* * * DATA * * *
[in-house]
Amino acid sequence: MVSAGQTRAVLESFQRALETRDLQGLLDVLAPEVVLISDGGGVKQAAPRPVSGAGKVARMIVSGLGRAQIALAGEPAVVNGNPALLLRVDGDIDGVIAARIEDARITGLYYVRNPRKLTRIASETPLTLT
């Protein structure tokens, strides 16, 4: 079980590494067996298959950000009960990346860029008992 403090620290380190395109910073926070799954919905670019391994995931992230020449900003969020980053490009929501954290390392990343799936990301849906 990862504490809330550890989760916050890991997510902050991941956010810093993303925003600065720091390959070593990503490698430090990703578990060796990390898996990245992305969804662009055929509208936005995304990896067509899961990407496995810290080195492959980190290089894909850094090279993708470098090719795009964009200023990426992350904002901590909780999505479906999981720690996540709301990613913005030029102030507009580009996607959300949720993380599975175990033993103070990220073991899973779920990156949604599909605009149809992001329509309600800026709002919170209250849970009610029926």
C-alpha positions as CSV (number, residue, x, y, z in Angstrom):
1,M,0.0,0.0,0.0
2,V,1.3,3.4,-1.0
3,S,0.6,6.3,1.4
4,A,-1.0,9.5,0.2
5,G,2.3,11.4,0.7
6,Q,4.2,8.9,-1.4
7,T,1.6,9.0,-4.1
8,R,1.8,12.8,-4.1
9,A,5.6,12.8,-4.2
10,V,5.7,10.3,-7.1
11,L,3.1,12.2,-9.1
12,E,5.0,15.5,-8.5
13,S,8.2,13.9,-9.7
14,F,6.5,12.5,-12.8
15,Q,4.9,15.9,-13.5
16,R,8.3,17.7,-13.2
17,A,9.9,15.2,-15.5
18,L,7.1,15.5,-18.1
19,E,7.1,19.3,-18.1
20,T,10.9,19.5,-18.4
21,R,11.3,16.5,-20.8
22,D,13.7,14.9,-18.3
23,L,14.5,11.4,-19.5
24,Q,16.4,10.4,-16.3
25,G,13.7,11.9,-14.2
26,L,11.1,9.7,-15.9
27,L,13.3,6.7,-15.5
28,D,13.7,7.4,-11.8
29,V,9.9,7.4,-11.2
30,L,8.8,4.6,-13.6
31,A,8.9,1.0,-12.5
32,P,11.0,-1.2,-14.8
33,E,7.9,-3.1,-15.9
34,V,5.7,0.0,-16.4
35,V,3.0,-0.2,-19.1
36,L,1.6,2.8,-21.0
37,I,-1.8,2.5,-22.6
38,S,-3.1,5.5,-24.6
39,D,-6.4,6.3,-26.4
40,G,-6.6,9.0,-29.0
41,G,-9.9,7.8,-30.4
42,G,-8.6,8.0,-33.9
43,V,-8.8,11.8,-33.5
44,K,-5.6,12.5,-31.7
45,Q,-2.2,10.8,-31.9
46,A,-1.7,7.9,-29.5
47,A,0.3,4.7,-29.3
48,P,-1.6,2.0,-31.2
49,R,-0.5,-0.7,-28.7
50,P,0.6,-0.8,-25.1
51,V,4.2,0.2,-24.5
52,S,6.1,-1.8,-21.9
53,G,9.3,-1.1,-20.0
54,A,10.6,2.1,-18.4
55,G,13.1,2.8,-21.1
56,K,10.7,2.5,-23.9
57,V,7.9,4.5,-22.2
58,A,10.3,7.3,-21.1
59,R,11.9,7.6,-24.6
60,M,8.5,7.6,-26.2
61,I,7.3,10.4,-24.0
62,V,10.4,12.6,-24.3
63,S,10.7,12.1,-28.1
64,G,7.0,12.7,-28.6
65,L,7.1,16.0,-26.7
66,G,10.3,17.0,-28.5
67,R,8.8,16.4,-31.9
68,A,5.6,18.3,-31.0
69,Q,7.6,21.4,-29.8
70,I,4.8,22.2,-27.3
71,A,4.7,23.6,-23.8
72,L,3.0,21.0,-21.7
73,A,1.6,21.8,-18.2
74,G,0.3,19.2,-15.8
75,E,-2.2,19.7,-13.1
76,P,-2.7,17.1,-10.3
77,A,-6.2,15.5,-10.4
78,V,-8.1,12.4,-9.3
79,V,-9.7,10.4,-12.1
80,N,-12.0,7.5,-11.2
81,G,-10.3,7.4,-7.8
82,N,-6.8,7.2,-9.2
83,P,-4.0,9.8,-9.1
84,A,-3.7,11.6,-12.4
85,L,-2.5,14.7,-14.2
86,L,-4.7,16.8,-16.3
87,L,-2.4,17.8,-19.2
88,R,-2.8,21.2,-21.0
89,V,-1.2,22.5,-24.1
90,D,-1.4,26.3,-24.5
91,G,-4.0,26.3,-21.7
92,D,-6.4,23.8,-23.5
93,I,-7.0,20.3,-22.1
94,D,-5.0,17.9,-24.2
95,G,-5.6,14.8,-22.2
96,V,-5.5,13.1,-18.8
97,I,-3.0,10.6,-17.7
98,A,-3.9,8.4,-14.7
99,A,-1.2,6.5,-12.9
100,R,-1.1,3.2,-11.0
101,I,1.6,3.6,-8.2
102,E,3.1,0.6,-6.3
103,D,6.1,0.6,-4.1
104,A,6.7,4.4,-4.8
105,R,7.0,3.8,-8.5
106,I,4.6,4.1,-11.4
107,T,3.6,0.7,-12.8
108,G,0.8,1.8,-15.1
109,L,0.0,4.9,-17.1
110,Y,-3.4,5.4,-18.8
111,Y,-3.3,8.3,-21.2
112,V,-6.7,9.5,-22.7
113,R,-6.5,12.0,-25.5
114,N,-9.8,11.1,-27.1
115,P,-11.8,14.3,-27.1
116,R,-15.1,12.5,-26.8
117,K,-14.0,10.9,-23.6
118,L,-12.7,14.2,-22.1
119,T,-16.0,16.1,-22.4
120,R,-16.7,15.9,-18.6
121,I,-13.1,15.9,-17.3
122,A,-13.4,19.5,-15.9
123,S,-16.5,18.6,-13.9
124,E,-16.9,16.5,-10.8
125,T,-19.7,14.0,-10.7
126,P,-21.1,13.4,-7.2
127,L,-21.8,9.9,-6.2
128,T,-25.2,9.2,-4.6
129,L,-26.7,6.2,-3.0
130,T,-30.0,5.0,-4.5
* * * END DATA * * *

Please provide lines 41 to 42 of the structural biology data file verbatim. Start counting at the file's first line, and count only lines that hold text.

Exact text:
37,I,-1.8,2.5,-22.6
38,S,-3.1,5.5,-24.6